Looking back

Sometimes

it is better

not to.

tunnel

I love this picture. It was taken in joy, riding a kiddie train with my son and the other first graders, but it belongs with the dark feelings of yesterday, when I visited a nursing home with a few ladies from church. Although I am trying to be as nondramatic as possible right now, there are days when I can’t help myself.

*

May you never grow old.

May you never face
the long, slow loss of your humanity
the undeveloping of body and mind.

May you never face a ceiling
for days and nights on end
trapped in a place that is not home
trapped in a body that played you false.

*

Their souls look out through their eyes.

They are malnourished
their hearts grown scrawny and potbellied
in a desperate need for human connection.

Do I matter?

Do you see me?

Do you know?

*

I looked in through a surreal window,
a soul connection I did not believe possible
and almost I could not tear myself away.

I looked in
and their eyes locked on mine
the confusion the tears and the silence swam between us.

I am a very small girl
but I promise you Jesus

I will do what I can.

9 thoughts on “Looking back

  1. Your words brought to my mind the face of one of my favorite patients at Hillcrest, a woman who was too young to be in a nursing home, a mother abandoned by her family. She couldn’t speak, but her eyes—OH! her eyes!—spoke volumes to those who took time to look into them. I will never forget the day that Titus, my new boyfriend at the time, picked two roses from a bush in the courtyard, delivering one to me and one to Melba. She cried, but her smile lit the room, and all day her eyes sparkled.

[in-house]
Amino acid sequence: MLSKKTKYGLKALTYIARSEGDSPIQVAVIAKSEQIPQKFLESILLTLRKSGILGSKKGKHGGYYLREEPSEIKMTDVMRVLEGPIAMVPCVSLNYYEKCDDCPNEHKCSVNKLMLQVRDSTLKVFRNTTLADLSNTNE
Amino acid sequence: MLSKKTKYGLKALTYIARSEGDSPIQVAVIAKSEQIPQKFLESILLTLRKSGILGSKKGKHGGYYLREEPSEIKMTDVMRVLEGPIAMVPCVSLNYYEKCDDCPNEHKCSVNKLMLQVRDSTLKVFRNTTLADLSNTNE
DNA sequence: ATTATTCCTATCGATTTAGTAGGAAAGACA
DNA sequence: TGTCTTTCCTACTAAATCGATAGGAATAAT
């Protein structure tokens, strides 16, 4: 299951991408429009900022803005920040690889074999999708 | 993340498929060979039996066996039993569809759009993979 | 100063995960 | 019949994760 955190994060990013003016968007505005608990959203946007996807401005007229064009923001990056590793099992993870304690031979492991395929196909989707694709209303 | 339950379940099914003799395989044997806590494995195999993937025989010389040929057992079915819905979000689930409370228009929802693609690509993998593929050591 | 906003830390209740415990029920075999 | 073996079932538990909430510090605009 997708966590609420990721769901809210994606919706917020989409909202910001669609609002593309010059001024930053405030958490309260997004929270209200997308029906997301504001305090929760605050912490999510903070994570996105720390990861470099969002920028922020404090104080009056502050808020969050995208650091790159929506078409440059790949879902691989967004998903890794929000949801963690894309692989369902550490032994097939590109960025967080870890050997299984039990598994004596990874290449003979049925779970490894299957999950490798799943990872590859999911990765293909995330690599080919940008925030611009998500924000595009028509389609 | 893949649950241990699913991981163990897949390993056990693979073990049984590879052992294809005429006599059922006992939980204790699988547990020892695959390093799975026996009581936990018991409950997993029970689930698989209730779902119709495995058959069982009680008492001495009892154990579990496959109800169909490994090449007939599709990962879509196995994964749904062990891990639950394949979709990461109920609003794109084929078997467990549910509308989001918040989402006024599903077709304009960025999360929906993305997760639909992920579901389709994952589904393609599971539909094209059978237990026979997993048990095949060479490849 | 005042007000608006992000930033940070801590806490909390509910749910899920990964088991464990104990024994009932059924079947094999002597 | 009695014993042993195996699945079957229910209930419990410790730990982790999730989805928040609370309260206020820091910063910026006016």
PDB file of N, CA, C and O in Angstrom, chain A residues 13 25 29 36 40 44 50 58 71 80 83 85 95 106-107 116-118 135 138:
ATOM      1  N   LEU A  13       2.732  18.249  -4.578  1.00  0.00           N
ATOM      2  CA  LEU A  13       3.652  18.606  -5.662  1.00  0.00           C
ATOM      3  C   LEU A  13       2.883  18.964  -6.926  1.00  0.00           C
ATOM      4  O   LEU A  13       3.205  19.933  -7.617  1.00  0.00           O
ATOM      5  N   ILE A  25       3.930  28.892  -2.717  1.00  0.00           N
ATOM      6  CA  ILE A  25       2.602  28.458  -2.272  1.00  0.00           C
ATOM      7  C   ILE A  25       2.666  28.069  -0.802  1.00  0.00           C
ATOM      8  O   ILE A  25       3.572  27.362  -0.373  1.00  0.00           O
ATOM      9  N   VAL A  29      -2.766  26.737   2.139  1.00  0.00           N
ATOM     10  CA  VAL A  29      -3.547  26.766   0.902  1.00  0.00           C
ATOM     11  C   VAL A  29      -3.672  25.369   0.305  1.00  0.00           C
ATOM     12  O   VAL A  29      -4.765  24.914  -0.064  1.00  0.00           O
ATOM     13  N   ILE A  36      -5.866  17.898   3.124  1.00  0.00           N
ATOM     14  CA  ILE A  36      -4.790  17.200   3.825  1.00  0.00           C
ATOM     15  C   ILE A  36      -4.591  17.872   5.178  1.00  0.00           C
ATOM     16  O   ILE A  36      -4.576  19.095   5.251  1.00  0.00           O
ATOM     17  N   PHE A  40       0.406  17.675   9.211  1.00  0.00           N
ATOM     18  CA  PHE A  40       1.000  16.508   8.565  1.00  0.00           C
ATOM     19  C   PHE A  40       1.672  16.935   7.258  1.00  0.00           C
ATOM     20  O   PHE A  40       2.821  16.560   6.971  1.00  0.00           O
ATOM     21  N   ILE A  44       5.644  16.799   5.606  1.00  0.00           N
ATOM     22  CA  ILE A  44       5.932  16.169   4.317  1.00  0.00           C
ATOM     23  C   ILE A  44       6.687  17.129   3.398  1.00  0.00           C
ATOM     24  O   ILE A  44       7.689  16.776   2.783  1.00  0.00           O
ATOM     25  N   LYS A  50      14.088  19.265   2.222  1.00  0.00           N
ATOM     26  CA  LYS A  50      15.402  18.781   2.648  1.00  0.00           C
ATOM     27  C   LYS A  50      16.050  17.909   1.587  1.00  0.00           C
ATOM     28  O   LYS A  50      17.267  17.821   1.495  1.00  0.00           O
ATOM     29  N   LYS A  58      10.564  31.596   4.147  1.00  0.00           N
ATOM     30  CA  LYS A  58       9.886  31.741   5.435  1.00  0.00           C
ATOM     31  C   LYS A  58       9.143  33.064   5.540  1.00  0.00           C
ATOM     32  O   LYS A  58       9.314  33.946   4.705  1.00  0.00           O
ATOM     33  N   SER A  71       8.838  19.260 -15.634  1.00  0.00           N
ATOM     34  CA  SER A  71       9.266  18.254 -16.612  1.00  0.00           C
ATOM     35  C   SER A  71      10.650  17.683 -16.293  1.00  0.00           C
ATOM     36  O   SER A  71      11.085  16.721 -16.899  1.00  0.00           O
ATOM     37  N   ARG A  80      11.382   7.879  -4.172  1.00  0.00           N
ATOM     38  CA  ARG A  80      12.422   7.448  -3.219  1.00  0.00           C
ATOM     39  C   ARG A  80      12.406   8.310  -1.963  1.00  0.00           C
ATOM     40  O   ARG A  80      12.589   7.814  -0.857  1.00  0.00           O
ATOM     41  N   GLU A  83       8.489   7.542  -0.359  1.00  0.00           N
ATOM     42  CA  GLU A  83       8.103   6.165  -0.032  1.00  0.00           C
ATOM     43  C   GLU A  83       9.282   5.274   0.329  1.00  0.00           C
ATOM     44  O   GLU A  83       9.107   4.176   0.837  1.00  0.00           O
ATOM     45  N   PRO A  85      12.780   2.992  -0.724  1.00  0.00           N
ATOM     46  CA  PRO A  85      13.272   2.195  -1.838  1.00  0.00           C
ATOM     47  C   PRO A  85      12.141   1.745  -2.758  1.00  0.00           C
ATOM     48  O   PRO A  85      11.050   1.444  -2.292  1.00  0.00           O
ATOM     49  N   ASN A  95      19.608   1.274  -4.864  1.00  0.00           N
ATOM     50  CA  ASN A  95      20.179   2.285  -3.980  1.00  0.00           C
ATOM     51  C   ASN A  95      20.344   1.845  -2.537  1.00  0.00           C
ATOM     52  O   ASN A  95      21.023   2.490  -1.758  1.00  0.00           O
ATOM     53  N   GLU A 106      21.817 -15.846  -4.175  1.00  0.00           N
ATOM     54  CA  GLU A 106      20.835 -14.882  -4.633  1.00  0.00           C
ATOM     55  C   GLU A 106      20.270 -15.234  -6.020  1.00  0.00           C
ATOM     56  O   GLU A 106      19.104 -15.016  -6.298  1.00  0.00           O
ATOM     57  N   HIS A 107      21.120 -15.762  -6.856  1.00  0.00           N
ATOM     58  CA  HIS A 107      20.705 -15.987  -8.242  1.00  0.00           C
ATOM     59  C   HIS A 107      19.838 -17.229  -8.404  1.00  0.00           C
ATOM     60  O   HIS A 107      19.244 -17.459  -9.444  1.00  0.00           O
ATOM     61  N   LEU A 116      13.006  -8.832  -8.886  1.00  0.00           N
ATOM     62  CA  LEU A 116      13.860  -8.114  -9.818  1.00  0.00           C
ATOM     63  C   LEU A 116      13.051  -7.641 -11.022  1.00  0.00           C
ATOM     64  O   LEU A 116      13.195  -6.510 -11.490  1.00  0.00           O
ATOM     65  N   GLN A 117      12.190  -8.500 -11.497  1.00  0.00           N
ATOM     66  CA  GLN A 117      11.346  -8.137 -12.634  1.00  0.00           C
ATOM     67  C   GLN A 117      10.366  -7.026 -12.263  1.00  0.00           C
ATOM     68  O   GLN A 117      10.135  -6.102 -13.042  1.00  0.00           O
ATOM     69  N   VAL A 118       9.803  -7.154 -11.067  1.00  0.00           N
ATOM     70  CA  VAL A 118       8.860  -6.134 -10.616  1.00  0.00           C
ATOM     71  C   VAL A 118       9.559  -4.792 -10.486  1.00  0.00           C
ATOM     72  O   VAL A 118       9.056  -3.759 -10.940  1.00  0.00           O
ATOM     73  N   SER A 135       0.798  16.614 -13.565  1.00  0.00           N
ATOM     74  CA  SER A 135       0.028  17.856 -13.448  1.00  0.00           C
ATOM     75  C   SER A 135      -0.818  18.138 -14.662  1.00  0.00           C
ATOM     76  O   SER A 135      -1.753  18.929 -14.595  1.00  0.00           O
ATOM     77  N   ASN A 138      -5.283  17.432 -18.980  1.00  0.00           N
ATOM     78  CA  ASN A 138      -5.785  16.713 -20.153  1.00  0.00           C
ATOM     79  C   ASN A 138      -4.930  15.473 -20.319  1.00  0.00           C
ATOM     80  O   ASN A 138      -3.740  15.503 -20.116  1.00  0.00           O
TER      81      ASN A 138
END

2. Shari- As a nurse, geriatrics was my favorite place to work. And I never doubt the value of spending time with the elderly. Very well written!
    Have you read “Knocking on Heaven’s Door- the path to a better way of death”? (No, it certainly isn’t euthanasia!)

  3. Very well put!
    i took care of my mother for two years while she slowly died of dementia. The last 6 months of her life were spent in a nursing home and part of me died when i kissed her good by the night she met Jesus face to face. She battled it for at least 9 years and was only 62 when she died. Taking care of her was one of the greatest honors of my life and without a doubt dementia is a disease from the pit of darkness but the light and love of Jesus shines even there.

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